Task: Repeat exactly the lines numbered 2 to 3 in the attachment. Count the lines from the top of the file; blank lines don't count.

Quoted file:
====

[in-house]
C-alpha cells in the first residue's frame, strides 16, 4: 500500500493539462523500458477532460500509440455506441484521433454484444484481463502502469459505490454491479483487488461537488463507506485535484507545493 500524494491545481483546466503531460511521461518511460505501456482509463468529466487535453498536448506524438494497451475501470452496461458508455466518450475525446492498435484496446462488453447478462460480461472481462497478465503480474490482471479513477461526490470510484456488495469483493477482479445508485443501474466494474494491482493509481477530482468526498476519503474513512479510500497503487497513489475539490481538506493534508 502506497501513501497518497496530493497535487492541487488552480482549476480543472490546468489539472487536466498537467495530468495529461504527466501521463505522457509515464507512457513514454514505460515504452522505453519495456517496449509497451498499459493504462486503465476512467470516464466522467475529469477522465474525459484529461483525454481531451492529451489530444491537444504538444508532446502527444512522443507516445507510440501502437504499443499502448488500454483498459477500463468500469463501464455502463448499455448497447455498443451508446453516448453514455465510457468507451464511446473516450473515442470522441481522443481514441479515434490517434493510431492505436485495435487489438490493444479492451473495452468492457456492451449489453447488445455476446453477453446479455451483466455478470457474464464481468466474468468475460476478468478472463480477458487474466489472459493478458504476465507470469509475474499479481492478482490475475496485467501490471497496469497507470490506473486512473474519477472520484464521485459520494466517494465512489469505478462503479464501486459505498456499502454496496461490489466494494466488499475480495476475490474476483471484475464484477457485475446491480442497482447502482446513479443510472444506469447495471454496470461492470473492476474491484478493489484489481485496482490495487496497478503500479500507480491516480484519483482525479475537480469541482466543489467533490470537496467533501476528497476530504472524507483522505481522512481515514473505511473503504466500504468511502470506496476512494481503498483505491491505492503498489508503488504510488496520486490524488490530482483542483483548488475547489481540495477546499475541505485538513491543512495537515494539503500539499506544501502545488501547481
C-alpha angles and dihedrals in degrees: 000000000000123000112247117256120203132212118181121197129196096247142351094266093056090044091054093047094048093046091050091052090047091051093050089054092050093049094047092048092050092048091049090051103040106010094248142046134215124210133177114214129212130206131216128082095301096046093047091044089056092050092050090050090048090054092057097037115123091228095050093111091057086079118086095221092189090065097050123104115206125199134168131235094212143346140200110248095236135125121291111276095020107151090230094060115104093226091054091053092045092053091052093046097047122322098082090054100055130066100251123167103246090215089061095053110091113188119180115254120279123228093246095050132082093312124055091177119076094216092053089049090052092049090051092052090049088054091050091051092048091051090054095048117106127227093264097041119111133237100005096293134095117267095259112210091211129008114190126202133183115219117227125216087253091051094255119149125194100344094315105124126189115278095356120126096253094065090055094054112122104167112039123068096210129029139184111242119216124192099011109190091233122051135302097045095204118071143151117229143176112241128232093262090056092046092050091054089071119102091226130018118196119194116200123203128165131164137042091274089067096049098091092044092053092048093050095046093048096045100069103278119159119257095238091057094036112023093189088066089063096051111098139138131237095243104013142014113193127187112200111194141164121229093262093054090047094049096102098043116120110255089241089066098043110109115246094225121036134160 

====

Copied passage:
C-alpha cells in the first residue's frame, strides 16, 4: 500500500493539462523500458477532460500509440455506441484521433454484444484481463502502469459505490454491479483487488461537488463507506485535484507545493 500524494491545481483546466503531460511521461518511460505501456482509463468529466487535453498536448506524438494497451475501470452496461458508455466518450475525446492498435484496446462488453447478462460480461472481462497478465503480474490482471479513477461526490470510484456488495469483493477482479445508485443501474466494474494491482493509481477530482468526498476519503474513512479510500497503487497513489475539490481538506493534508 502506497501513501497518497496530493497535487492541487488552480482549476480543472490546468489539472487536466498537467495530468495529461504527466501521463505522457509515464507512457513514454514505460515504452522505453519495456517496449509497451498499459493504462486503465476512467470516464466522467475529469477522465474525459484529461483525454481531451492529451489530444491537444504538444508532446502527444512522443507516445507510440501502437504499443499502448488500454483498459477500463468500469463501464455502463448499455448497447455498443451508446453516448453514455465510457468507451464511446473516450473515442470522441481522443481514441479515434490517434493510431492505436485495435487489438490493444479492451473495452468492457456492451449489453447488445455476446453477453446479455451483466455478470457474464464481468466474468468475460476478468478472463480477458487474466489472459493478458504476465507470469509475474499479481492478482490475475496485467501490471497496469497507470490506473486512473474519477472520484464521485459520494466517494465512489469505478462503479464501486459505498456499502454496496461490489466494494466488499475480495476475490474476483471484475464484477457485475446491480442497482447502482446513479443510472444506469447495471454496470461492470473492476474491484478493489484489481485496482490495487496497478503500479500507480491516480484519483482525479475537480469541482466543489467533490470537496467533501476528497476530504472524507483522505481522512481515514473505511473503504466500504468511502470506496476512494481503498483505491491505492503498489508503488504510488496520486490524488490530482483542483483548488475547489481540495477546499475541505485538513491543512495537515494539503500539499506544501502545488501547481
C-alpha angles and dihedrals in degrees: 000000000000123000112247117256120203132212118181121197129196096247142351094266093056090044091054093047094048093046091050091052090047091051093050089054092050093049094047092048092050092048091049090051103040106010094248142046134215124210133177114214129212130206131216128082095301096046093047091044089056092050092050090050090048090054092057097037115123091228095050093111091057086079118086095221092189090065097050123104115206125199134168131235094212143346140200110248095236135125121291111276095020107151090230094060115104093226091054091053092045092053091052093046097047122322098082090054100055130066100251123167103246090215089061095053110091113188119180115254120279123228093246095050132082093312124055091177119076094216092053089049090052092049090051092052090049088054091050091051092048091051090054095048117106127227093264097041119111133237100005096293134095117267095259112210091211129008114190126202133183115219117227125216087253091051094255119149125194100344094315105124126189115278095356120126096253094065090055094054112122104167112039123068096210129029139184111242119216124192099011109190091233122051135302097045095204118071143151117229143176112241128232093262090056092046092050091054089071119102091226130018118196119194116200123203128165131164137042091274089067096049098091092044092053092048093050095046093048096045100069103278119159119257095238091057094036112023093189088066089063096051111098139138131237095243104013142014113193127187112200111194141164121229093262093054090047094049096102098043116120110255089241089066098043110109115246094225121036134160 